It is estimated that up to 80% of items, and any plastic packaging, will end up either in landfill, incineration or, at best, low-quality recycling, sometimes after a very short life.

In 2019, the typical shopper spent on average $1,047 on Black Friday, according to Balance’s data from Black Friday sales. The average annual increase from 2002 to 2019 is 3.4%. Before the pandemic, most people went to the stores to shop. However, in 2020 most sales were made online. This introduces another problem: air pollution. With the exorbitant amount of delivery trucks that hit the roads during this shopping frenzy, diesel fuel, which is refined from crude oil, produces harmful emissions when it is burned, with diesel-fueled vehicles a major source of damaging pollutants.


Still, Black Friday is not the only holiday that calls for this reassessment. Thanksgiving is just around the corner and it also brings with it some traditions that, although long-standing, cause huge negative impacts as well. Mainly, the meal. 

The Meal

In just one day, 46 million turkeys are killed to be served at dinner. Since animal consumption already poses a major threat to the environment, imagine the consequences this tradition entails. In this case, we want to encourage you to switch up the meal. Try including vegan options, or just go for it and veganize Thanksgiving altogether.

We really do encourage you to reevaluate your traditions and shopping habits this holiday season. 

What do you need?

Are there any sustainable alternatives for that product? 

And what can I wrap it in that is not single-use and unrecyclable? 

Are all of these traditions absolutely necessary? 

Remember that small actions may not seem like much, but in this holiday season, we deem it important to lead more mindful lifestyles and to spread love, kindness and gratitude.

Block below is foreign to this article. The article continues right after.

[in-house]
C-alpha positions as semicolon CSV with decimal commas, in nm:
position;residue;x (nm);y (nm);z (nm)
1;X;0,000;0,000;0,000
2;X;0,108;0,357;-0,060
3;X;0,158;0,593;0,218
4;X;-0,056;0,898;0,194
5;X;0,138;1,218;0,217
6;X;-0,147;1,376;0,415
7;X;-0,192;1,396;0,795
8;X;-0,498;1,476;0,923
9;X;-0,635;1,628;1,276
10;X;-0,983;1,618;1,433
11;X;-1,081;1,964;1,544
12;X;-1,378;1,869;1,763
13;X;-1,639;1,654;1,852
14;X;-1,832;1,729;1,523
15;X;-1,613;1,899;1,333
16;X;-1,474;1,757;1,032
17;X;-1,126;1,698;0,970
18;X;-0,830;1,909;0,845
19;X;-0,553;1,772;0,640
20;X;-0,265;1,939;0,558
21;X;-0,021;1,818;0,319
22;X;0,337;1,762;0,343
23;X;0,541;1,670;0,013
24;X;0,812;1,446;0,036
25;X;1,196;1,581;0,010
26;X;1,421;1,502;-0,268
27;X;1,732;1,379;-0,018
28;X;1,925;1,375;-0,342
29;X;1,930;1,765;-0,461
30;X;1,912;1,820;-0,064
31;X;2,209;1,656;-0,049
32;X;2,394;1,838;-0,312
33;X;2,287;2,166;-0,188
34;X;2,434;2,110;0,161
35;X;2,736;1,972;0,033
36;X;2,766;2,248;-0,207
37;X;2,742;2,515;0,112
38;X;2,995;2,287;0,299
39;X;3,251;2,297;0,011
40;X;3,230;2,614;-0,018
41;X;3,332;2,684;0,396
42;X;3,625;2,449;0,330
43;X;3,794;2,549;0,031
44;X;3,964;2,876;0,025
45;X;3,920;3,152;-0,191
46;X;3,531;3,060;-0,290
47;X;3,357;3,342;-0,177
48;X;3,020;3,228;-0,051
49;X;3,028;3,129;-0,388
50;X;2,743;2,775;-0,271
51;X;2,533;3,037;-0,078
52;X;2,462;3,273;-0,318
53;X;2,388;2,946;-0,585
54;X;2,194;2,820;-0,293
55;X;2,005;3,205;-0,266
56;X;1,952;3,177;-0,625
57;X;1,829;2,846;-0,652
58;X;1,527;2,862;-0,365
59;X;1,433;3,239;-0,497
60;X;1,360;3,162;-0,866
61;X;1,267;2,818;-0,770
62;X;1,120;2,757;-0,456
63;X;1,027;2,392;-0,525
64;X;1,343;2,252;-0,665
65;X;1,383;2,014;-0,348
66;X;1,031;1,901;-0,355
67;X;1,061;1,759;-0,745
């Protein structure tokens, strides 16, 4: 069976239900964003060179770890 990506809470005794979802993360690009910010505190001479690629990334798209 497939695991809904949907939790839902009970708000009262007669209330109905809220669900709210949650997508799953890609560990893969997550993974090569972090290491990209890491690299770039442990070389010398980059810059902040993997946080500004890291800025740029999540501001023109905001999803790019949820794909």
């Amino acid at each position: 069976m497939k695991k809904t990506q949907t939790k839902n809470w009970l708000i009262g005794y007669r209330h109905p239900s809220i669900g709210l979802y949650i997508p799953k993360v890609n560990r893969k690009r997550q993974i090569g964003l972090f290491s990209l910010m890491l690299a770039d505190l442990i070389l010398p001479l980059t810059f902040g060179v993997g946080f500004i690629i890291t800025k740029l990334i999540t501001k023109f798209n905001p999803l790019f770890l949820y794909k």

In our case, we live by a no harm philosophy. We carefully make every single choice regarding Terraseed and our products to ensure that we don’t have a negative impact on the environment and that we avoid harming any other living being or ecosystem. We promote a vegan, eco-friendly and sustainable lifestyle, and we make sure we live by it.

Ultimately, no one can deny the fact that the Earth needs a break. The COVID-19 pandemic has revealed the interrelationships between the environment and our livelihoods. During the pandemic, when our lives as we know them were put on hold, the Earth began to slowly heal itself. For example, as our emissions were cut back, air pollution levels lowered to a point unheard of since 2006. However, these were not structural changes, and unless we decide to stick by them, everything we gained from the pandemic will not remain.


So, choose to support the healing of the Earth rather than spending mindlessly on things you don’t really need. It’s up to all of us to take care of our home. 

Learn more about Terraseed's Complete Multivitamin for Vegans here.